I feel like it was just early November a second ago, and then I blinked. Bam! It's February. What happened?
The holidays. Taxes. Life.
But just before the days took off at warp speed, My Knight and I traveled to Roanoke, Virginia for our anniversary and to visit our brother and sister-in-law.
On a relaxing, lazy, chilly morning, my brother-in-law took us to charming downtown Roanoke to visit the Roanoke Pinball Museum. I had no idea such a thing even existed. I've later discovered there are many such locations throughout the U.S., all paying homage to an almost obsolete favorite pastime.
At the Roanoke Pinball Museum, you pay one entry fee and then you can play unlimited pinball for the day. Holy Cow! Gone are the days of digging through pockets and car consoles for quarters just to play one more game.
I don't remember the first time I played pinball, but I played it most often during my college years.
Being in the pinball museum surrounded by the flashing lights and old familiar sounds transported me back in time in many ways.
I could clearly remember the rush of releasing the plunger on the first ball. The exhilaration of hitting multi-ball and watching the board go crazy. The panic of trying to coax a ball away from the side alleys. The sinking feeling when the ball comes straight down the middle and into the abyss out of the flippers' reach.
As My Knight and I traveled from machine to machine, rediscovering old favorites and finding delight in those we'd never seen before, it was amazing how much it all came flooding back.
We'd only been there a few minutes when an old familiar sound popped above the constant din of bells and sirens. A loud crack that sounds almost as though the ball has struck the glass. Hearing the sound immediately gave me a little thrill, a little burst of excitement.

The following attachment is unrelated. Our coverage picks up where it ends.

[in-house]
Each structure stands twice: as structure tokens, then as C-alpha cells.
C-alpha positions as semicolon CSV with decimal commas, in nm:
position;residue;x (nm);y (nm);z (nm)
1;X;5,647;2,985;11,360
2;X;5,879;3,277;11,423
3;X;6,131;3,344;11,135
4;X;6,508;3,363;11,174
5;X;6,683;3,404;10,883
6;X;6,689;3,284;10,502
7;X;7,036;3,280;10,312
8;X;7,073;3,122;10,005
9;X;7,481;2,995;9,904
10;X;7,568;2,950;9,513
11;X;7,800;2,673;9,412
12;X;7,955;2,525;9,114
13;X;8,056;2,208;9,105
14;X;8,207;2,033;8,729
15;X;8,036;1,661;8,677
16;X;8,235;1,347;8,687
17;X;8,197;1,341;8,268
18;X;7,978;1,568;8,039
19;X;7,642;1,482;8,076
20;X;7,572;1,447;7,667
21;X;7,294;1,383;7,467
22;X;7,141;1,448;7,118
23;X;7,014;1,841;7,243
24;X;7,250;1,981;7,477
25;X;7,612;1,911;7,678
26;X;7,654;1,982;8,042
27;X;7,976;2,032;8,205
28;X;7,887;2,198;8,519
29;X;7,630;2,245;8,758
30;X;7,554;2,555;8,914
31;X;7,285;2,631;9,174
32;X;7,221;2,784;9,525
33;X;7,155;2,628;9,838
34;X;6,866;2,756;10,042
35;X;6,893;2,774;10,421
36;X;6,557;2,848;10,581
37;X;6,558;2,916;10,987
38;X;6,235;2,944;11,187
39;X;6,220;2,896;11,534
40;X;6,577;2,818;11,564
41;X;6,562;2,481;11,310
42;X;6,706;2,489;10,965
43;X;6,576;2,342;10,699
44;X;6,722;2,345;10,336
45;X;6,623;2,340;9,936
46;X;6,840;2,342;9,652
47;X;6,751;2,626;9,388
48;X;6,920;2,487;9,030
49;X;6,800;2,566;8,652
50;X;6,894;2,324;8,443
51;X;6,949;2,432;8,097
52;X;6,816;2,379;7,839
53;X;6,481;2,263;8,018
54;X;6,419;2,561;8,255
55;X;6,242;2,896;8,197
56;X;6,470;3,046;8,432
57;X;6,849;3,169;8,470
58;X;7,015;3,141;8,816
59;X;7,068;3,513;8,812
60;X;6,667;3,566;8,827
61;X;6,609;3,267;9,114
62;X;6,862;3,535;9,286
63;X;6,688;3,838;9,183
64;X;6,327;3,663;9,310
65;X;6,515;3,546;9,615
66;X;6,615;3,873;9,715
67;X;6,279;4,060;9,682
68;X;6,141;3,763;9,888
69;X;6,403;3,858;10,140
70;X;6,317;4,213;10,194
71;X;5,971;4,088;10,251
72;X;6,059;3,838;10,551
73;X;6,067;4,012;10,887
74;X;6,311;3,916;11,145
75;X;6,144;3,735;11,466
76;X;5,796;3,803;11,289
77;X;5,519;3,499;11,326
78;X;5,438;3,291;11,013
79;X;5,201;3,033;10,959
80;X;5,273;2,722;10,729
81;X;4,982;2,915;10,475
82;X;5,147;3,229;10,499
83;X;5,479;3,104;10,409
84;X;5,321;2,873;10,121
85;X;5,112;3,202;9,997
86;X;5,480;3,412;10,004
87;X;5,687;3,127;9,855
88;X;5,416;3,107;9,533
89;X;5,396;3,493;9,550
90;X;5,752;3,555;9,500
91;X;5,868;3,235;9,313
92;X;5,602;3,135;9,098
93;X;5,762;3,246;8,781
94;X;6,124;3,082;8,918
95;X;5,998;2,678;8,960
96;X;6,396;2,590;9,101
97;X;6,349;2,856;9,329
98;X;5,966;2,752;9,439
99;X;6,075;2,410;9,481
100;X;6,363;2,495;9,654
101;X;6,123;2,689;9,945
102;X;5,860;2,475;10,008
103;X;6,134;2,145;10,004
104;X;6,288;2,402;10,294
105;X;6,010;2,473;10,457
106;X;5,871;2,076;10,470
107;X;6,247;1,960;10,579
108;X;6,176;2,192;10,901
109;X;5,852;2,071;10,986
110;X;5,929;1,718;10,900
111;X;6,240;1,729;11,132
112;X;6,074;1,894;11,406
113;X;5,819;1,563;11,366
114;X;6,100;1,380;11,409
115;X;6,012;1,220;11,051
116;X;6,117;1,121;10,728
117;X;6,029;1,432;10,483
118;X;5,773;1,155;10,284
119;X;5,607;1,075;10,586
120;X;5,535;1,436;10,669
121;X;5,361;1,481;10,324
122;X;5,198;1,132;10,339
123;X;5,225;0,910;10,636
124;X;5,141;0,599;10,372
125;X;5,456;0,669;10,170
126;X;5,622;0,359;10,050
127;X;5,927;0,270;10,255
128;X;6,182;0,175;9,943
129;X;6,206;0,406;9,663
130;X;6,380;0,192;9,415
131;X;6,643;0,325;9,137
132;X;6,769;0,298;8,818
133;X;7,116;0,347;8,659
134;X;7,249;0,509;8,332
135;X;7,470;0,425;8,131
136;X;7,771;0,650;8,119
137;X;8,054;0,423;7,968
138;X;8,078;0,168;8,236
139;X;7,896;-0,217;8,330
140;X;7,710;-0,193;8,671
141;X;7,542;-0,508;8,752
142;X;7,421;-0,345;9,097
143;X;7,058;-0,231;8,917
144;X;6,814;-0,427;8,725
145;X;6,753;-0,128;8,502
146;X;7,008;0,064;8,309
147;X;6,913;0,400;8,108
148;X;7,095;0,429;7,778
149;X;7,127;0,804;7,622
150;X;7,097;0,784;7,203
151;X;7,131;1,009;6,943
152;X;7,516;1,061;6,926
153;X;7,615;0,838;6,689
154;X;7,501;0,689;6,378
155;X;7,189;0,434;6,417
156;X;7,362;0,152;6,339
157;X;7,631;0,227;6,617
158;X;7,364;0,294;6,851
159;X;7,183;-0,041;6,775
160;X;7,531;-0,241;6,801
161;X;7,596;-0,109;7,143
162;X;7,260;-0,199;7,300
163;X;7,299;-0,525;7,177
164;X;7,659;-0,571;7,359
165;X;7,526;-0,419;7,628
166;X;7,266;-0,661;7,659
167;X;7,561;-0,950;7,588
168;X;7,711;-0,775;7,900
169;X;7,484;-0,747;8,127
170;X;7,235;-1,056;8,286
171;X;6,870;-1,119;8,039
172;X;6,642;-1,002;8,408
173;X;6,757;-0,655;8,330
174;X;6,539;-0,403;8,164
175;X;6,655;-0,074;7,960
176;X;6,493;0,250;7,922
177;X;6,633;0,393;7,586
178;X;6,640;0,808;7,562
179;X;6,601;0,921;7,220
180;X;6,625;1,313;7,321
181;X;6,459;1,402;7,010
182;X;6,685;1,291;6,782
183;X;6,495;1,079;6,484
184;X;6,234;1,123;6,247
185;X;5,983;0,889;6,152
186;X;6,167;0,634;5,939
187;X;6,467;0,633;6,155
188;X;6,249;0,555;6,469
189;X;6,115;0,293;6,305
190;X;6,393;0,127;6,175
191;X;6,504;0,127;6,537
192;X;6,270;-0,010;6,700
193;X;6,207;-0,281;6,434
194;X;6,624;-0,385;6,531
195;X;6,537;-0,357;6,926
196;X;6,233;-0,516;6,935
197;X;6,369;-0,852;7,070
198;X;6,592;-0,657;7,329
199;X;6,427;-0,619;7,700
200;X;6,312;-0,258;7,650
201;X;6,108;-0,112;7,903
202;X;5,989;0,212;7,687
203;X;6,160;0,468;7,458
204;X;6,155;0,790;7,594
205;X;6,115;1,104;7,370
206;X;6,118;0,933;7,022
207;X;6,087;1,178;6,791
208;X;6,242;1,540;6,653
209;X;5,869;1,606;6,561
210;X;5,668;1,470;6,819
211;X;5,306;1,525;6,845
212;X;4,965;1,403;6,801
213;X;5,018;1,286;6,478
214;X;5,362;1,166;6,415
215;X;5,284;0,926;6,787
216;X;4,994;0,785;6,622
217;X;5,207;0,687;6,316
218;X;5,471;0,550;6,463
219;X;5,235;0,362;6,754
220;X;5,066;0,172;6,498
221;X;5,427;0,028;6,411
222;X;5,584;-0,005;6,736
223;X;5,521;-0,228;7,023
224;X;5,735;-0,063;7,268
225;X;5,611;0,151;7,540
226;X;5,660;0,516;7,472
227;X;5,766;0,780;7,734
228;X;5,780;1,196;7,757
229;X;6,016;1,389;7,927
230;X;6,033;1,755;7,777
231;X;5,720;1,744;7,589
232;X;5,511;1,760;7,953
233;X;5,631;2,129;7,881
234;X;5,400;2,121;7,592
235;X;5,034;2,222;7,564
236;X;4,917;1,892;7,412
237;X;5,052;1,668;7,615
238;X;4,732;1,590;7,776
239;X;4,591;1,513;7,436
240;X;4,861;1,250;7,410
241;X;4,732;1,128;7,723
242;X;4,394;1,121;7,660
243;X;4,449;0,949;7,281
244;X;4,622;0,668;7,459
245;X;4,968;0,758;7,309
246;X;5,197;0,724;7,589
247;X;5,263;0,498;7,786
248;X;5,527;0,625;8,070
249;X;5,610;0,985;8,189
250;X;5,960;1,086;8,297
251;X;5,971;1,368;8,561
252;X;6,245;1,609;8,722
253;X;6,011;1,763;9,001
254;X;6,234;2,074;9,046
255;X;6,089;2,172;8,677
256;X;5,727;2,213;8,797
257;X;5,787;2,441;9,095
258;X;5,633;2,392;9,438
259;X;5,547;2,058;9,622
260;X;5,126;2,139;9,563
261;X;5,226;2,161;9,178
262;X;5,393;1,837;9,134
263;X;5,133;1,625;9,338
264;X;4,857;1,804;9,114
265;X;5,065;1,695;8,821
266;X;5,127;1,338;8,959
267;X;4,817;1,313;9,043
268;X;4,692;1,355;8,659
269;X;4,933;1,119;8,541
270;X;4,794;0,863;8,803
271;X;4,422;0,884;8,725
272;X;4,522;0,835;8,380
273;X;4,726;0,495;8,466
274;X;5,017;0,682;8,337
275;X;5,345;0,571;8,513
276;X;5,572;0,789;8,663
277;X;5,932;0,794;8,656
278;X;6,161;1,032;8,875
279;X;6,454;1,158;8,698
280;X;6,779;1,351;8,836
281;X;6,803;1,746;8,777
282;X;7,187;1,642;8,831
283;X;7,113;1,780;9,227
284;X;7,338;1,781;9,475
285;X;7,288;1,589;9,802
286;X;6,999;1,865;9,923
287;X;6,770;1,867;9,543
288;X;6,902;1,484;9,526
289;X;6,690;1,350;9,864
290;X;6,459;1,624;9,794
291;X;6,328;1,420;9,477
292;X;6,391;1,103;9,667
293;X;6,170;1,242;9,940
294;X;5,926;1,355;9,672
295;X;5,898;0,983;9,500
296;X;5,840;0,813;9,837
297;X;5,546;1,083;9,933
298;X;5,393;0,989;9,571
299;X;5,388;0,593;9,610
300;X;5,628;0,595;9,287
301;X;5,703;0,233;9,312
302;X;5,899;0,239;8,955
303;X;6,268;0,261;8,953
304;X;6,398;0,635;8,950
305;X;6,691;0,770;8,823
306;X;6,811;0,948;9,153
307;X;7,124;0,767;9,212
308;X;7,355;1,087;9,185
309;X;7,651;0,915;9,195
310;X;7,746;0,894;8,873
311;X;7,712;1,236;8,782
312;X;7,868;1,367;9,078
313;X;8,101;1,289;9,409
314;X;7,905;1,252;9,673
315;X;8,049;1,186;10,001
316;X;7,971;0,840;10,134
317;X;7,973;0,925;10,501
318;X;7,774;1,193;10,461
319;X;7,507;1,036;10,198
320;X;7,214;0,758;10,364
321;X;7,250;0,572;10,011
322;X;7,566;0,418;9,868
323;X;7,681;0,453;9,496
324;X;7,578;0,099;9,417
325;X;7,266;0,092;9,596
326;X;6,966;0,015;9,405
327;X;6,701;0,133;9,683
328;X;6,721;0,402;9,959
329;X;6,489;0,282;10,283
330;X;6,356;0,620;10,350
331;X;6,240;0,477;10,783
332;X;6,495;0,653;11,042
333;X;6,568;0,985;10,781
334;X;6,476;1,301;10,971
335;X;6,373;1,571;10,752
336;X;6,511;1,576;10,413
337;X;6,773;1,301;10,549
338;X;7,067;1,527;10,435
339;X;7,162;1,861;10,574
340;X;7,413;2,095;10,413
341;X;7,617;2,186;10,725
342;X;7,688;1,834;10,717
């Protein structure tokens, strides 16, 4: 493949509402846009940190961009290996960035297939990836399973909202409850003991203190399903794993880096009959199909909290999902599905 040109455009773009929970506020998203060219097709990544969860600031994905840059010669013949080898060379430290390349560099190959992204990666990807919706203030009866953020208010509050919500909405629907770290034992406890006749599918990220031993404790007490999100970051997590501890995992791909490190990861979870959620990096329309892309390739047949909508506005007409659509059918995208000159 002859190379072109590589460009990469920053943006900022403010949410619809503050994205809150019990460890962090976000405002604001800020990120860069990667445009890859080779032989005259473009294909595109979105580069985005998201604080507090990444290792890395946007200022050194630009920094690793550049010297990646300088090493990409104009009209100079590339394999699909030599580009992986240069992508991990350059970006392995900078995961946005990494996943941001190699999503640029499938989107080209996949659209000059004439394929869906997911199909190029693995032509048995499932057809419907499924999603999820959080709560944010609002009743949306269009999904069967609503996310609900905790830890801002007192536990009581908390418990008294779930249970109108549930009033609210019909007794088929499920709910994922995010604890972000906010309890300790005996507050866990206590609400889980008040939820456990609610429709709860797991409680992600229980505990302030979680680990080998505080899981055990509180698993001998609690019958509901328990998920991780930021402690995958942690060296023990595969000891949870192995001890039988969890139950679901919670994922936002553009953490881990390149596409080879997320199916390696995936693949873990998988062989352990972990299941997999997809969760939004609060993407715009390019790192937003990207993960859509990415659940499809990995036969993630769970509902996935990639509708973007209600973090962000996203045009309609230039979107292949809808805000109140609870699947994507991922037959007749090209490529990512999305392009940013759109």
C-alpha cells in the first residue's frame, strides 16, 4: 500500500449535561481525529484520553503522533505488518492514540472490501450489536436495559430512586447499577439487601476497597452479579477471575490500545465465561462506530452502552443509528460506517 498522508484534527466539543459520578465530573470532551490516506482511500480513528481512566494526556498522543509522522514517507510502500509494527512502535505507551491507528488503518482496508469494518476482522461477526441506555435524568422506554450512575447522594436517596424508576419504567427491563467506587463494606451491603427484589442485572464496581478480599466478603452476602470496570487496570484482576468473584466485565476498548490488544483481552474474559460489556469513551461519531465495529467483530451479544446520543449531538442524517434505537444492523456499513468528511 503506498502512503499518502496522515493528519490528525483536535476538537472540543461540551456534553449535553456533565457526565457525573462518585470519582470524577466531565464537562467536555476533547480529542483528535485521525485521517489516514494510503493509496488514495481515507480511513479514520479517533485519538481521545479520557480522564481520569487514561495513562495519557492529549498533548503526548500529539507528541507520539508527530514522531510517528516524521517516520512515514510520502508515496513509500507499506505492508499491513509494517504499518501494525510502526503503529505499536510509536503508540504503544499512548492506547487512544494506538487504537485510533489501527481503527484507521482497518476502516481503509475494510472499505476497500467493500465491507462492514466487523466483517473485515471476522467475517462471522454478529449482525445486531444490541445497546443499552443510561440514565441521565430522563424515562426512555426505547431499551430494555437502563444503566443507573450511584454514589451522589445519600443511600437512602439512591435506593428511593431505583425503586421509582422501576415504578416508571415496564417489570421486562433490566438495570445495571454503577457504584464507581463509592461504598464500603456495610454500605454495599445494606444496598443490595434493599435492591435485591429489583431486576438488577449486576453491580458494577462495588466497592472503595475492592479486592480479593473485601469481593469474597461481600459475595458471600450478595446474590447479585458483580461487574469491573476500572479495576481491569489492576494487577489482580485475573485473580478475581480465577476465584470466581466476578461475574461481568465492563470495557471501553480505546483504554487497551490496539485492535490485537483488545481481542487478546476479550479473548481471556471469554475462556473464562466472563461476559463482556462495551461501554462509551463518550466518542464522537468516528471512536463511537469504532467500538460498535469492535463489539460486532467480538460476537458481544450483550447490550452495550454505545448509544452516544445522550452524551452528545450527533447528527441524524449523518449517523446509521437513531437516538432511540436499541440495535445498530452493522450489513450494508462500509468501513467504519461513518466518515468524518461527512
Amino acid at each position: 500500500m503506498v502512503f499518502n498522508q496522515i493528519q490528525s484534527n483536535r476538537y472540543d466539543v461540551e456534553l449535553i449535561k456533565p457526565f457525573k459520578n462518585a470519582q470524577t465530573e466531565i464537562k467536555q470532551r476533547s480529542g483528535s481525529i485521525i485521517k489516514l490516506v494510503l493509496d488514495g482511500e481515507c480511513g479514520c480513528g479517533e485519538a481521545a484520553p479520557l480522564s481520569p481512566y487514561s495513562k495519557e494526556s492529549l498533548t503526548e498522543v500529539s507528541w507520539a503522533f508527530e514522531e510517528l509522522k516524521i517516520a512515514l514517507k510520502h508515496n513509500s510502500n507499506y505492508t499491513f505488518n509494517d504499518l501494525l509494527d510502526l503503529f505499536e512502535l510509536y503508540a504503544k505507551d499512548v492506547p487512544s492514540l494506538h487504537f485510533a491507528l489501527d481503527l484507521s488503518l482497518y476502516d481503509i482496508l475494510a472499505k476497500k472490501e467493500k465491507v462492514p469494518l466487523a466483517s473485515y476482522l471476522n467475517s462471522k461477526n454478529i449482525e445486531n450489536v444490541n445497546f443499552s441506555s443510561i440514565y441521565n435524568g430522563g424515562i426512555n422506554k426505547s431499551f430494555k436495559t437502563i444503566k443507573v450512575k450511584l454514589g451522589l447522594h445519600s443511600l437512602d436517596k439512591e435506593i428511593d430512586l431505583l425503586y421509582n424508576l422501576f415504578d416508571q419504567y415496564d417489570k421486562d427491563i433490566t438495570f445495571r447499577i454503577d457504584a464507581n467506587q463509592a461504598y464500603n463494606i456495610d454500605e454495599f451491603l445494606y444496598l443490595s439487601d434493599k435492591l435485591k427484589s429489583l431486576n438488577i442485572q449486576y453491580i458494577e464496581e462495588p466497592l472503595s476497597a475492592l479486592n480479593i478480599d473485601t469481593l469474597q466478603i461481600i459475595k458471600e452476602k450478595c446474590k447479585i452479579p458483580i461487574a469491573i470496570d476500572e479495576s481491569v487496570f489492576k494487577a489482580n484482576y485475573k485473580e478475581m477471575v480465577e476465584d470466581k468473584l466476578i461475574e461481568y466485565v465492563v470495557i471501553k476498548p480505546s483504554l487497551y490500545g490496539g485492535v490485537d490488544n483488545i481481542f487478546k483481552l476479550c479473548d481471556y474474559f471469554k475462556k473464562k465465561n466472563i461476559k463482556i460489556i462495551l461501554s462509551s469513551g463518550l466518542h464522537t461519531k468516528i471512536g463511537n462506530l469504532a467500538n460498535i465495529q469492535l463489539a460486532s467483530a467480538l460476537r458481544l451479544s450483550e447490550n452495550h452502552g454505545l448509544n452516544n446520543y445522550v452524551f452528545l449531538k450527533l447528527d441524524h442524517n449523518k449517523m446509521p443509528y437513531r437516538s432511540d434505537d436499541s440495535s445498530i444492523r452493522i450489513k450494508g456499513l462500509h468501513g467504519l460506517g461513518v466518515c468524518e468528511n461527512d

"What was that?" My Knight asked, and though it had been probably over 25 years since I heard it, I immediately knew.
"Someone just won a replay," I answered with a grin. Each machine had a threshold of points that would award a replay if you passed it. Back in the day, it was an accomplishment to be proud of. A goal to achieve. A way to enusre you could play again even when you were out of quarters.
It was funny how my body and my mind reacted to the sound and carried me back to the way it felt to hear it years ago. The same thing happened when our game ended and we breathlessly waited to see if we got a "match."
If the last two numbers of your score matched the randomly chosen number at the end of the game, you got to play again without needing a quarter. Watching the match numbers spin still filled me with hope and anticipation, even though we'd paid for the day pass and didn't need to "win" a free game to keep playing.
We even found my favorite all-time machine---The Fun House. I squealed like a kid on Christmas. I couldn't wait to show My Knight my mad skills at making the balls ride the rails and locking in for multi-ball. Unfortunately, the mouth on the Fun House no longer opened and closed, which I am positive contributed to my astounding loss.
In addition to playing on a variety of machines--many so old they didn't have digital numbers and eventually rolled to all zeroes if you scored high enough--we learned quite a bit about the pinball industry through the displays, photos, and video slideshow.
I never knew pinball was outlawed from the 40s to the 70s, and only got reinstated in New York City as late as 1976. Because it was seen as a game of chance and not luck, it was branded as a form of gambling.
Pinball didn't disappear during those years, but it was relocated to speakeasy and seedy bars and largely became associated with mafia activity. The police would often raid the establishment and destroy the pinball machines.
In fact, even after it was legalized, pinball was still seen by many as a corruptor of youth, which explains why so many movies, songs, and TV shows often portrayed the pinball wizard as someone on the margins of society.
Who knew I was being a rebel all those years ago, standing in a convenience store in my tiny hometown, cramming in quarters and craving the distinctive pop of a replay?
I'm beginning to think smartphones may be making us dumber.
My Knight and I made an impromptu decision to head over to the beach to see the Blood Moon rise, and thanks to our smartphones, we were able to Google the predicted times for the moon's rise, the beginning of the eclipse, the moment the eclipse would be at its fullest, and when it would be over.
We also used our smartphones to stay in communication with friends who were meeting us there, to find them once we were all at the beach, and to check out the menu and operating hours of a nearby pizza place.